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AMD Lands OpenMAX State Tracker In Mesa Gallium3D

Mesa

Published on 06 February 2014 11:38 AM EST
Written by Michael Larabel in Mesa
62 Comments

The OpenMAX state tracker has appeared within Gallium3D in Mesa for another means of exposing MPEG2 and H.264 acceleration on the GPU.

Back in October was when AMD unveiled the OpenMAX Gallium3D state tracker. OpenMAX is a Khronos cross-platform, royalty-free media acceleration API. AMD's Gallium3D driver can take advantage of OpenMAX for H.264 and MPEG4 video acceleration using the Unified Video Decoder (UVD) block. AMD has already been exposing open-source UVD video acceleration via the VDPAU state tracker, but AMD went ahead and developed the OpenMAX state tracker for other purposes -- to eventually support video acceleration and also in providing H.264 Hi10P decode support that wasn't offered in VDPAU.

Earlier this week is when AMD open-sourced VCE video engine code for their newer "CIK" graphics processors. The OpenMAX state tracker will eventually be able to support video encoding/transcoding on the open-source AMD driver stack once those new VCE bits are to land.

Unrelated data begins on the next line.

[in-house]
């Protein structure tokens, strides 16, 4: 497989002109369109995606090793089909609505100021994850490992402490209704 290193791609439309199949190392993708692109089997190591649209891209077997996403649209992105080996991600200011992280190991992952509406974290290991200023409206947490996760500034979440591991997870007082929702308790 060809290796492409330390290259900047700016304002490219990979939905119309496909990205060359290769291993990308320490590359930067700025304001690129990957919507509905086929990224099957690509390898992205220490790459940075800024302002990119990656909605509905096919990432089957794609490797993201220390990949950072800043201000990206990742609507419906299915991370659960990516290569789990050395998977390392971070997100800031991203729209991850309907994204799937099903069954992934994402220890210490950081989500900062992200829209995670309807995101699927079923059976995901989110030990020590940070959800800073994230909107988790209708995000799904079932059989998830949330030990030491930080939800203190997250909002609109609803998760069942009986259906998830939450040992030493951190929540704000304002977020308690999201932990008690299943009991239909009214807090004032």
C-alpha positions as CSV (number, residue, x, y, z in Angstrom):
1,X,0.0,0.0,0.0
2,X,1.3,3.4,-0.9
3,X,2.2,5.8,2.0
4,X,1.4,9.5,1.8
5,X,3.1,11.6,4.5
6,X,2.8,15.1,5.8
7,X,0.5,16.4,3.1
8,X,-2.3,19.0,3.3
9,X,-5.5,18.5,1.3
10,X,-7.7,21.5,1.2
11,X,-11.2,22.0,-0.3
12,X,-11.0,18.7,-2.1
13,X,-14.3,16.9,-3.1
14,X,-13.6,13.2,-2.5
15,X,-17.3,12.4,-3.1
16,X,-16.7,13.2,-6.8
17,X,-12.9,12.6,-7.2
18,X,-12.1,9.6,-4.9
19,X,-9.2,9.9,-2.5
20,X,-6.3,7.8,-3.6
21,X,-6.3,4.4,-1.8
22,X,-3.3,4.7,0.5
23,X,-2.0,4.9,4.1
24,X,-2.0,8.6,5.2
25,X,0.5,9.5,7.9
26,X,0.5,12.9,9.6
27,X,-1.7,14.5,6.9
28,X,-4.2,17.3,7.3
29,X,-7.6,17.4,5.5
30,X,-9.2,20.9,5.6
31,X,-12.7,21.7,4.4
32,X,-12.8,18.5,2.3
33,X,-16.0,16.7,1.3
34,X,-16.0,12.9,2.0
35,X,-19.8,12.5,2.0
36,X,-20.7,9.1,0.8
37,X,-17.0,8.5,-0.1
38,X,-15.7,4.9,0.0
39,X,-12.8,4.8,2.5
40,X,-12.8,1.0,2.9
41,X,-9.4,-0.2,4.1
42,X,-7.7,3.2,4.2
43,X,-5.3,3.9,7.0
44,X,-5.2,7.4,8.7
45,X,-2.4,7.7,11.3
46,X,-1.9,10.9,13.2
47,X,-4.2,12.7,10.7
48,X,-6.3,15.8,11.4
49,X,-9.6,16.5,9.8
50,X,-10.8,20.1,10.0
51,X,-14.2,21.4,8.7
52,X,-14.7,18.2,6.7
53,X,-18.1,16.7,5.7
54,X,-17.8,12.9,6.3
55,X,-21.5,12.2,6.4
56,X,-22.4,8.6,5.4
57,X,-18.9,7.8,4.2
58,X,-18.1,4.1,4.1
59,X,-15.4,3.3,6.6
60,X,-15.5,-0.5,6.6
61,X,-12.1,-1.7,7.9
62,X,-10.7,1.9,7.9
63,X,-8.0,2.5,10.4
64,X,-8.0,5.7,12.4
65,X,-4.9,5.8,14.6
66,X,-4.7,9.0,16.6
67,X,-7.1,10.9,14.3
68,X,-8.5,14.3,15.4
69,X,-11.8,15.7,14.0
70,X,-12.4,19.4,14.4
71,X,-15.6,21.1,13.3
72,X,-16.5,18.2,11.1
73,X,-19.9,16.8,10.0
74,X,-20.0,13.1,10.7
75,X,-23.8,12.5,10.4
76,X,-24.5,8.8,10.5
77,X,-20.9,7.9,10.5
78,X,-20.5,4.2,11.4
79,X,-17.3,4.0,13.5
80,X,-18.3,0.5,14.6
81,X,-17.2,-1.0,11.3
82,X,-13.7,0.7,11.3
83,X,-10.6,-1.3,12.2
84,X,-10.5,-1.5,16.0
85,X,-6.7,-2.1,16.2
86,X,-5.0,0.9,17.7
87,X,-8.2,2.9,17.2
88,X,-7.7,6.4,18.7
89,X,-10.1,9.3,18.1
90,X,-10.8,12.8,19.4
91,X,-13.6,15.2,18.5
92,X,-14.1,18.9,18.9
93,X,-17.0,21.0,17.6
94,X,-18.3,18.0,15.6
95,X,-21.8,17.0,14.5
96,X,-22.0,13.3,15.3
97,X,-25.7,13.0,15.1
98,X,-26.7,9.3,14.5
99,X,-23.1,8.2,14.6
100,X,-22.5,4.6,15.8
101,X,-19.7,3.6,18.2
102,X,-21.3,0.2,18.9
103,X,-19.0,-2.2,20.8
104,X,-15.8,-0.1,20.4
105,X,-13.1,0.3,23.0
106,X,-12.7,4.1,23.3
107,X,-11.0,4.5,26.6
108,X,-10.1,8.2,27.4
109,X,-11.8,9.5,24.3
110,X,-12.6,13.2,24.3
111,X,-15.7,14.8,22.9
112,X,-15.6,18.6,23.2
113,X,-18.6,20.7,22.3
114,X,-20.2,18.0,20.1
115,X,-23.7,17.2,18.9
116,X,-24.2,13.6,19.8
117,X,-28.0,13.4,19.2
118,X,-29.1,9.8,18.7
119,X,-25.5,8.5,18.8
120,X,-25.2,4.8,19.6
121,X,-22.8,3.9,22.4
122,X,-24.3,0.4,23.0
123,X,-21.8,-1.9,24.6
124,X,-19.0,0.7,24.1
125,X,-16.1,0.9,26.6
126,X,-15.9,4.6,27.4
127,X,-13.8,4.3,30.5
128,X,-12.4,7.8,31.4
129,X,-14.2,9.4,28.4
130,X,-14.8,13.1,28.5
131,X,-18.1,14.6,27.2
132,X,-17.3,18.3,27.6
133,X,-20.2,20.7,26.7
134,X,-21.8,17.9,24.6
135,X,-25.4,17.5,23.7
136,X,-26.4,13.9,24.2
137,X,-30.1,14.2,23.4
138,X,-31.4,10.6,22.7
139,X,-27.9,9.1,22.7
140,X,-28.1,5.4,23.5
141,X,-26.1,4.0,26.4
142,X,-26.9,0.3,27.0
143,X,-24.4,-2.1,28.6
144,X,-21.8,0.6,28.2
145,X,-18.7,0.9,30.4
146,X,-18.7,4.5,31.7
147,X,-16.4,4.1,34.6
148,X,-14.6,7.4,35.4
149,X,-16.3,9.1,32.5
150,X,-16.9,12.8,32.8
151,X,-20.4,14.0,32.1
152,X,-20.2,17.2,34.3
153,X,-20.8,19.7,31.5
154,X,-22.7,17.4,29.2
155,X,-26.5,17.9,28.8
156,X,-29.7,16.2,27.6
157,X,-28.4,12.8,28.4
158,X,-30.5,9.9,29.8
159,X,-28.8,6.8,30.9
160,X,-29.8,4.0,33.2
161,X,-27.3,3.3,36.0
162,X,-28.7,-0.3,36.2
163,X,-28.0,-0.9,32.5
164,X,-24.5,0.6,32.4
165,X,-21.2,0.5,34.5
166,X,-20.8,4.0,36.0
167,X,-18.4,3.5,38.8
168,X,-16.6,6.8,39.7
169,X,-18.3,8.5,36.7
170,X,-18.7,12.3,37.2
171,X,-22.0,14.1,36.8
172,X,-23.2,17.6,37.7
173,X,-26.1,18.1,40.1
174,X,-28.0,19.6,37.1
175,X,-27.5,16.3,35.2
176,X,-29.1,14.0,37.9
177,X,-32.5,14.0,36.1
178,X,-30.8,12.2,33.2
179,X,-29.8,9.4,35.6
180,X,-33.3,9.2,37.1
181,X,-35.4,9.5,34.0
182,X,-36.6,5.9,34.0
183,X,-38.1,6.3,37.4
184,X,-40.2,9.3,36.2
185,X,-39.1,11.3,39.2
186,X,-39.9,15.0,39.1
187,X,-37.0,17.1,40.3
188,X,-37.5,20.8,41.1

With Mesa 10.1 now having been branched and Mesa 10.2 under development, Christian K├Ânig has finally committed the OpenMAX state tracker to mainline Mesa. He wrote, "Featuring a full grown MPEG2 and H264 decoder and a couple of hundred bugs." This state tracker to complement the existing VDPAU support in Gallium3D adds over two thousand lines of new code to Mesa.

On a semi-related note, the Radeon UVD legal notes were updated too, which could potentially impact some with US government restricted rights and now the UVD code is advertising it's subject to export restrictions.

About The Author
Michael Larabel is the principal author of Phoronix.com and founded the web-site in 2004 with a focus on enriching the Linux hardware experience and being the largest web-site devoted to Linux hardware reviews, particularly for products relevant to Linux gamers and enthusiasts but also commonly reviewing servers/workstations and embedded Linux devices. Michael has written more than 10,000 articles covering the state of Linux hardware support, Linux performance, graphics hardware drivers, and other topics. Michael is also the lead developer of the Phoronix Test Suite, Phoromatic, and OpenBenchmarking.org automated testing software. He can be followed via and or contacted via .
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